The EEOC said that Exxon Mobil did not do enough to investigate claims of racism, which included the display of five nooses, at its Baton Rouge, La. facility.
In a lawsuit, the United States government said that Exxon Mobil violated federal law by not taking enough action when five nooses were displayed at the company’s facility in Baton Rouge, La.
The Associated Press reported that, “According to the government, in January 2020, a Black employee found a hangman’s noose at his worksite at the Baton Rouge complex run by Exxon Mobil Corp. and reported it. At the time, the company knew of three other nooses that had been found at the complex, but it failed to investigate all the complaints and take action to prevent such harassment, the U.S. Equal Employment Opportunity Commission [EEOC] said in its lawsuit filed Thursday.
“Then, in December 2020, a fifth noose was found at the complex, which includes a chemical and nearby refinery. Exxon Mobil’s lack of action created a racially hostile work environment, the EEOC said.”
However, Exxon Mobil’s spokesperson Todd Spitler disagreed with the government’s allegations saying the company “encourage(s) employees to report claims like this, and we thoroughly investigated.”
Spitler added, “The symbols of hate are unacceptable, offensive, and in violation of our corporate policies. We have a zero-tolerance policy of any form of harassment or discrimination in the workplace by or towards employees, contractors, suppliers or customers.”
The EEOC claims that Exxon Mobil “investigated some, but not all, of the prior incidents and failed to take measures reasonably calculated to end the harassment.”
The alleged negligence caused a “a racially hostile work environment.”
The governmental agency claims that Exxon Mobil’s failure to act reasonably to the nooses was a violation of Title VII of the Civil Rights Act of 1964.
In a statement, Elizabeth Owen, a senior trial attorney at the New Orleans EEOC office, said, “A noose is a longstanding symbol of violence associated with the lynching of African Americans. Such symbols are inherently threatening and significantly alter the workplace environment for Black Americans.”
Michael Kirkland, director of the New Orleans EEOC office, said, “Even isolated displays of racially threatening symbols are unacceptable in American workplaces.”
NPR reported that several nooses have been discovered at various places in the past several years.
A noose was discovered at the site of the planned Obama Presidential Center in November.
In May 2022, a noose was found on the campus of Stanford University in California.
Amazon stopped construction on a warehouse when a noose was found at the construction site in Connecticut in May 2021.
Additionally, a noose was discovered at a public park in Oakland, Calif. in June 2020.
And in 2017, the FBI opened an investigation when bananas in nooses were discovered at American University in Washington, D.C. on the first full day after Taylor Dumpson became the school’s first African-American student body president, according to The New York Times.
Another major corporation, Tesla, has faced several claims of racism over the past few years too.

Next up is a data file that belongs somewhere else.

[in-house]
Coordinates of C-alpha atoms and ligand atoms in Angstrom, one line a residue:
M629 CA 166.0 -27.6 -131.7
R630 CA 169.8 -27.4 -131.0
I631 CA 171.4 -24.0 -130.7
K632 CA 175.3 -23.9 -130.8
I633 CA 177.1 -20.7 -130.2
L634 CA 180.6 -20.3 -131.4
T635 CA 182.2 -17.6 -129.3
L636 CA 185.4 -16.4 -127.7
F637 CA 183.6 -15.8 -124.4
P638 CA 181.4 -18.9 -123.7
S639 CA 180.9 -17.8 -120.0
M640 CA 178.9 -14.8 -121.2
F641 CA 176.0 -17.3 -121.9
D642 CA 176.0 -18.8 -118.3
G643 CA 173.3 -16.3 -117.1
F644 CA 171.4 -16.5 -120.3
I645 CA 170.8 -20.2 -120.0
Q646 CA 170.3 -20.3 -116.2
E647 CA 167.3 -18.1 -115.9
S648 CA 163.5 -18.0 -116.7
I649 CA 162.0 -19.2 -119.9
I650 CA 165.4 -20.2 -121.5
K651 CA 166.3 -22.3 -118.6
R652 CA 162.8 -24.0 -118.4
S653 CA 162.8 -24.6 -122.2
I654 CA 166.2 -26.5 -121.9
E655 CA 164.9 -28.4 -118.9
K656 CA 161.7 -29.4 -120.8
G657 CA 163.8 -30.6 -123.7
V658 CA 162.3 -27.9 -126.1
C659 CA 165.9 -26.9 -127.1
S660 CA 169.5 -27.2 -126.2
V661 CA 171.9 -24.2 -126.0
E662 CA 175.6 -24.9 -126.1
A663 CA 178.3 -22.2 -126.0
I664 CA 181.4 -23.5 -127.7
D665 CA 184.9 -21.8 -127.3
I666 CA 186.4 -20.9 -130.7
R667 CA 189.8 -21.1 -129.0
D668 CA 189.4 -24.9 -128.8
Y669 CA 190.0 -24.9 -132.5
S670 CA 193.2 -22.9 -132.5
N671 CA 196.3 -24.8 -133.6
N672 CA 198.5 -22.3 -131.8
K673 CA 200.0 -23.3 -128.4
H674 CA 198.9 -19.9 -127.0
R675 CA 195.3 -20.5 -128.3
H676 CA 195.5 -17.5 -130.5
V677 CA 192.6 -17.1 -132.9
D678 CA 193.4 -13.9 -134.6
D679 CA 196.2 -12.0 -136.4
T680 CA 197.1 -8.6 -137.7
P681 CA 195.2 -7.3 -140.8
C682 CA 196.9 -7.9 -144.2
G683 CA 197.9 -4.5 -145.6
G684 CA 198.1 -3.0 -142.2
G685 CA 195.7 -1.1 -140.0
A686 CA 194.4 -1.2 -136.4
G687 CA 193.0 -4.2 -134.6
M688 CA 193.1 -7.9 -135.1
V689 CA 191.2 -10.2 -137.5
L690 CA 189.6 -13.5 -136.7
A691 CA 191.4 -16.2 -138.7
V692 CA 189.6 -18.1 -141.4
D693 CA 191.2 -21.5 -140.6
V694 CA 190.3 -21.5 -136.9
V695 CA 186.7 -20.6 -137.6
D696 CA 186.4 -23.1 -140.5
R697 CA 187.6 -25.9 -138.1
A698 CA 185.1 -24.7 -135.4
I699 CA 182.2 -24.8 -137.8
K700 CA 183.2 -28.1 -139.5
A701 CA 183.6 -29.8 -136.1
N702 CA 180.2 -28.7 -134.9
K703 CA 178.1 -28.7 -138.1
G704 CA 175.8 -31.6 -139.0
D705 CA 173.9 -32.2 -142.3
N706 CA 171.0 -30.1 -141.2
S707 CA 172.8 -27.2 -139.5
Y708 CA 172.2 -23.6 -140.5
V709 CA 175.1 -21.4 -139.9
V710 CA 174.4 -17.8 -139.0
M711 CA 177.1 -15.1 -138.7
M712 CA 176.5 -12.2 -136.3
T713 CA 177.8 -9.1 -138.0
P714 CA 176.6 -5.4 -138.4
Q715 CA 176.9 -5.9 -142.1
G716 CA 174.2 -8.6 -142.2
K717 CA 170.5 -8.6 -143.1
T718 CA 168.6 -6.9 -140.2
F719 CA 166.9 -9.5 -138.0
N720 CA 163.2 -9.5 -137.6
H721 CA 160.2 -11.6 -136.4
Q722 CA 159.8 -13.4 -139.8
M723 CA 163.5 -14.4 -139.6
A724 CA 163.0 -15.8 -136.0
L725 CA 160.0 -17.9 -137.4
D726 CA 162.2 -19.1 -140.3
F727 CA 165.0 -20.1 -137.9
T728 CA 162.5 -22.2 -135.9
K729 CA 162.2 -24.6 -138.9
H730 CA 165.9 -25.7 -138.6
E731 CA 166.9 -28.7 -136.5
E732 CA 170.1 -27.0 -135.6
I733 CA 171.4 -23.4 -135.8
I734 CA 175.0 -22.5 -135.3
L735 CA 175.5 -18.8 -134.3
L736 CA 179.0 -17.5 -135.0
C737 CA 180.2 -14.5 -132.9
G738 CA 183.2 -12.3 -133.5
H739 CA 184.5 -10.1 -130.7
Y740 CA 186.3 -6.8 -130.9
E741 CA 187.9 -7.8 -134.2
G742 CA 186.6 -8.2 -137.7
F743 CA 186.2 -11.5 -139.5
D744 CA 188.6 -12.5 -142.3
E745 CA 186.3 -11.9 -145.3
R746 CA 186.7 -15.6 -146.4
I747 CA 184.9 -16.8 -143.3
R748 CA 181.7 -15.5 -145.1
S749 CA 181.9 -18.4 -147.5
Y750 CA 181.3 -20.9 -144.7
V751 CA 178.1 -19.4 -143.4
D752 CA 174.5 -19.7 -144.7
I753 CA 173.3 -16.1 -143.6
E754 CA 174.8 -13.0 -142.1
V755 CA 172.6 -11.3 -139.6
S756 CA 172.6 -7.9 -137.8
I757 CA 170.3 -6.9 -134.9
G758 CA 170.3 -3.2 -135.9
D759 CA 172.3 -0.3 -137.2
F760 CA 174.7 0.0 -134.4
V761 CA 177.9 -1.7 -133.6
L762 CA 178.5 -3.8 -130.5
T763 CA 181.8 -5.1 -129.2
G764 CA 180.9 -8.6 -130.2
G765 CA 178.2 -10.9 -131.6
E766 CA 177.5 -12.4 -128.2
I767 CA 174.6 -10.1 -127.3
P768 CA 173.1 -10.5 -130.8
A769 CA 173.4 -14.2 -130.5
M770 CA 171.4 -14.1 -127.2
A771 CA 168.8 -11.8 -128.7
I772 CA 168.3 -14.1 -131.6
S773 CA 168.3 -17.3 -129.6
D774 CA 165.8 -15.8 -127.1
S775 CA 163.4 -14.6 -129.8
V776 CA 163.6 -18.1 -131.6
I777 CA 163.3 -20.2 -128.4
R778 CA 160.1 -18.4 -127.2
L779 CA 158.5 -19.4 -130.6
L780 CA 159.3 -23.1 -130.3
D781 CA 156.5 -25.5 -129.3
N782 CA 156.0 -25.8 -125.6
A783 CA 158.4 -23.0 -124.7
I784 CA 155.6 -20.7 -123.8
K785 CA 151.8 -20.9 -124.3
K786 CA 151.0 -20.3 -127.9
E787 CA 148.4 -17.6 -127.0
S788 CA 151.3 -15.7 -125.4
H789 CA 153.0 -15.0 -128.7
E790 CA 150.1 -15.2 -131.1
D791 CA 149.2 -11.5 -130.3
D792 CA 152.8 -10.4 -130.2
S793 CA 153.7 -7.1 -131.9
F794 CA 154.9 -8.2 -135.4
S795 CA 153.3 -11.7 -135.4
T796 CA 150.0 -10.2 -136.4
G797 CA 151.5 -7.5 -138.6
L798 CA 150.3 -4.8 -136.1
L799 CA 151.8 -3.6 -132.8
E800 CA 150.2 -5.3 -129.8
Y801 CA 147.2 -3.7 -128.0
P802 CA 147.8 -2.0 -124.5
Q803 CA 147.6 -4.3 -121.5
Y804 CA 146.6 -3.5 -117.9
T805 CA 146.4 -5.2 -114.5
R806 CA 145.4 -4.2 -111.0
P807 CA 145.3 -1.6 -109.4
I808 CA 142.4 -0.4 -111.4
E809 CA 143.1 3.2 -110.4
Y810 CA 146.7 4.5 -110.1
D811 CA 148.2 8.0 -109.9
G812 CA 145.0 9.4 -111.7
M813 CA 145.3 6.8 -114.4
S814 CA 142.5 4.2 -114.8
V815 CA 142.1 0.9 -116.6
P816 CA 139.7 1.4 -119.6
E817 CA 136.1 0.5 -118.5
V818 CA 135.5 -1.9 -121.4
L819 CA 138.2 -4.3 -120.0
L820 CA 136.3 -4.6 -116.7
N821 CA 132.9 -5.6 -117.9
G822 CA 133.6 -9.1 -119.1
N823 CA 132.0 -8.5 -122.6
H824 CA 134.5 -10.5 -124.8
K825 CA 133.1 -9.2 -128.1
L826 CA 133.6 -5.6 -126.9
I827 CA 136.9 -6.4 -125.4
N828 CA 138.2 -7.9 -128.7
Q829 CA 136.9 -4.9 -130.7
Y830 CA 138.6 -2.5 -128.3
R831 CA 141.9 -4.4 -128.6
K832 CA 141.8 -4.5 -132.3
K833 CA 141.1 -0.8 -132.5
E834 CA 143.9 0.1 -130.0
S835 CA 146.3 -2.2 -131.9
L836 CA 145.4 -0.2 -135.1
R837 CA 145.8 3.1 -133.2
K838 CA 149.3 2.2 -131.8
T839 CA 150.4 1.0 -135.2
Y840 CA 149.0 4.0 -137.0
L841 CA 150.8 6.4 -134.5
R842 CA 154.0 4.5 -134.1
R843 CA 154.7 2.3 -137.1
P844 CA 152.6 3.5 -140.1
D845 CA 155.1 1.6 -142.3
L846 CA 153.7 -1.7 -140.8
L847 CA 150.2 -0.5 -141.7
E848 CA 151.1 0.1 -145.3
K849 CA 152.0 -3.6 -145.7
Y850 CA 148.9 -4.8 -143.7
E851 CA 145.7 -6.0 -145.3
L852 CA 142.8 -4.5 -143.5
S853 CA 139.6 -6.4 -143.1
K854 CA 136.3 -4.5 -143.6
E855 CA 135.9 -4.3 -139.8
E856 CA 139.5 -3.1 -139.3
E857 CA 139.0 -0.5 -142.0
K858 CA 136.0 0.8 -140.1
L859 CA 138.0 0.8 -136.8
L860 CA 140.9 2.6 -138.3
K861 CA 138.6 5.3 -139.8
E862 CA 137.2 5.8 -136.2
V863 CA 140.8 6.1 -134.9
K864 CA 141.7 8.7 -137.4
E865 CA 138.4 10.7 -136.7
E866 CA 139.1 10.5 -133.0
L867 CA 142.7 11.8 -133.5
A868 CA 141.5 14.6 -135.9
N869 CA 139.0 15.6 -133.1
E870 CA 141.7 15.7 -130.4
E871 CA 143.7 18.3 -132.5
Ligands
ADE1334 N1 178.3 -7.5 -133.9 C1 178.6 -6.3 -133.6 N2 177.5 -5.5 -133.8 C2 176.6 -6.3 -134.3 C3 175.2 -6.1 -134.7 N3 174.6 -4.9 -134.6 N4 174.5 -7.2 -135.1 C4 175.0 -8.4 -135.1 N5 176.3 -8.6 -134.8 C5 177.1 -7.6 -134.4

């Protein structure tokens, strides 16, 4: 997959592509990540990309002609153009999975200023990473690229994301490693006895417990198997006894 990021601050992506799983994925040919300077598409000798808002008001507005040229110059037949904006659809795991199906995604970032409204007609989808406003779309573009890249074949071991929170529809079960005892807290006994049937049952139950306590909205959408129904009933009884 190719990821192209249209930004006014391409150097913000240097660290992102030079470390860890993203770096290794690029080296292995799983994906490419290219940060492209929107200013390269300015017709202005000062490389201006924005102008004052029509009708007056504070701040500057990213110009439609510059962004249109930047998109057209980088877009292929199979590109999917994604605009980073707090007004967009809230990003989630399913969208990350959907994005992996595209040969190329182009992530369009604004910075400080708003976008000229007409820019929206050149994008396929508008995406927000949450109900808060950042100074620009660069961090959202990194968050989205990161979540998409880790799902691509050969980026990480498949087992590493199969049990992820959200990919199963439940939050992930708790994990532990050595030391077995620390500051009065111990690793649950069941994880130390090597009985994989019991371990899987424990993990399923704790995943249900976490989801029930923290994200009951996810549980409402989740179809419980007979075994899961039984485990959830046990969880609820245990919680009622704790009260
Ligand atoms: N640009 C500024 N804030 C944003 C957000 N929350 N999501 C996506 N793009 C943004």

According to Todd A. Smith of RegalMag.com, “The California Department of Fair Employment and Housing (DFEH)…filed a lawsuit against Tesla, alleging a persistent pattern of ongoing racism at its plant in Fremont, Calif…
“The new lawsuit [came] months after a judge ordered Tesla to pay approximately $137 million to an elevator operator at the Fremont, Calif. plant who said the company ignored his complaints about racial abuse.
“The elevator operator, Owen Diaz, worked at the Tesla plant for approximately a year between 2015 and 2016, and claimed that colleagues repeatedly referred to him as a racial slur.”
Smith continued, “In a statement, agency director Kevin Kish said, ‘After receiving hundreds of complaints from workers, DFEH found evidence that Tesla’s Fremont factory is a racially segregated workplace where Black workers were subjected to racial slurs and discriminated against in job assignments, discipline, pay and promotion, creating a hostile work environment.’
“After reviewing the complaints, The East Bay Times reported, ‘As early as 2012, Black and/or African American Tesla workers have complained that Tesla production leads, supervisors, and managers constantly use the n-word and other racial slurs to refer to Black workers.’
“The report about Tesla and its alleged hostile workplace said, ‘They have complained that swastikas, KKK, the n-word, and other racist writing are etched onto walls of restrooms, restroom stalls, lunch tables, and even factory machinery.”
At the time of the Tesla lawsuit, the Regional NAACP President Rick Callender said, “The Department of Fair Employment and Housing should be applauded for seeking justice against Tesla for their racist behavior.”
The recent incidents of alleged racism in the workplace and on campuses across the country underscore a rise in White supremacy over recent years.
The Department of Homeland Security blamed, in part, the rise of White supremacy to racist content online, specifically on social media.
Racist propaganda online cannot only lead to racist rhetoric in the workplace and classroom.
It can also incite people to commit acts of violence.
Michael German, an FBI agent who infiltrated White supremacist groups, said, “It seems intuitive that effective social media monitoring might provide clues to help law enforcement prevent attacks. After all, the White supremacist attackers in Buffalo, Pittsburgh and El Paso all gained access to materials online and expressed their hateful, violent intentions on social media.”